I find myself bedding down in my hammock for the first time of the season, at Brink Road shelter on the Appalachian Trail. With the trip being so early in the season the hammock may not have been the best choice for the trip. Although weather reports had stated we should have been looking at nights in the low 40′s its just before midnight and temps are already dropping down close to freezing temps and its still dropping. Hammocks are a great option for backpacking but being raised off the ground allows air to travel under the hammock resulting in a lack of insulation. Hennesy does make an insulator unit to avoid this problem but I of course left it at home. I suspect tonight will be a sleepless night due to the cold.
The course is progressing well we set off on the trail head around 10am, and made quick work of the 3.7 miles to the shelter, at least while we were moving that is. With it being a course we had a number of stops along the trail to take advantage of teachable moments and for me to give my presentation.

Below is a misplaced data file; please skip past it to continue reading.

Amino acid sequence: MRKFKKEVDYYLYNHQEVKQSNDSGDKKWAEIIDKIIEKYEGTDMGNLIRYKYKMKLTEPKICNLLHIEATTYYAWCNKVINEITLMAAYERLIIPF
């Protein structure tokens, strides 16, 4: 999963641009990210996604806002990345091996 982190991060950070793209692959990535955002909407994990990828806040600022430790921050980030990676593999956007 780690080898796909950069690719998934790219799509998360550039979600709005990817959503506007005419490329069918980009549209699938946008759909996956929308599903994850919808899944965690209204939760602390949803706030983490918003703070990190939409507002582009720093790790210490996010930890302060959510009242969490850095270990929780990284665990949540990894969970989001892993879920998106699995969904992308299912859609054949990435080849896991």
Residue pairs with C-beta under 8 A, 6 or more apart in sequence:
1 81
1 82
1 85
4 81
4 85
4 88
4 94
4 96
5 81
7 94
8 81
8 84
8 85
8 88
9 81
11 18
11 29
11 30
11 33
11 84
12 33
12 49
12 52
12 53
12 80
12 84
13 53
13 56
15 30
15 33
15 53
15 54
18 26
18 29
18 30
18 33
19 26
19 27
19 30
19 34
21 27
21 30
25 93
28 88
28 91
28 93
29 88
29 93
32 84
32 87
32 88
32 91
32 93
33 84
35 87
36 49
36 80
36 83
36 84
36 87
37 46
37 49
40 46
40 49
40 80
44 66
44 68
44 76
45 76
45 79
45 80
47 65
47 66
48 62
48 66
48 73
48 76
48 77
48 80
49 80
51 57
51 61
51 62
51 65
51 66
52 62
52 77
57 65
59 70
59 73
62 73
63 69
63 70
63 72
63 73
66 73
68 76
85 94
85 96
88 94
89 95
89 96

After hiking in on the trail about a mile we stopped for me to do my presentation on traveling on durable surfaces. I took advantage of a trail junction point where a lightly used trail and a moderately used trail came together. After a short discussion on durable surfaces I split the group into three smaller groups, and assigned each group to a 5′ radius section to discover what could be found in there small area. One group did there investigation in a non-trail space, another on the lightly used trail and the third on the heavier used trail. This activity is very similar to the one found in the book “101 Ways to teach Leave No Trace” on page number 58. After everyone had a chance to explore there assigned spaces we got back together to talk about the life found in the different areas that our travels on the trail impact.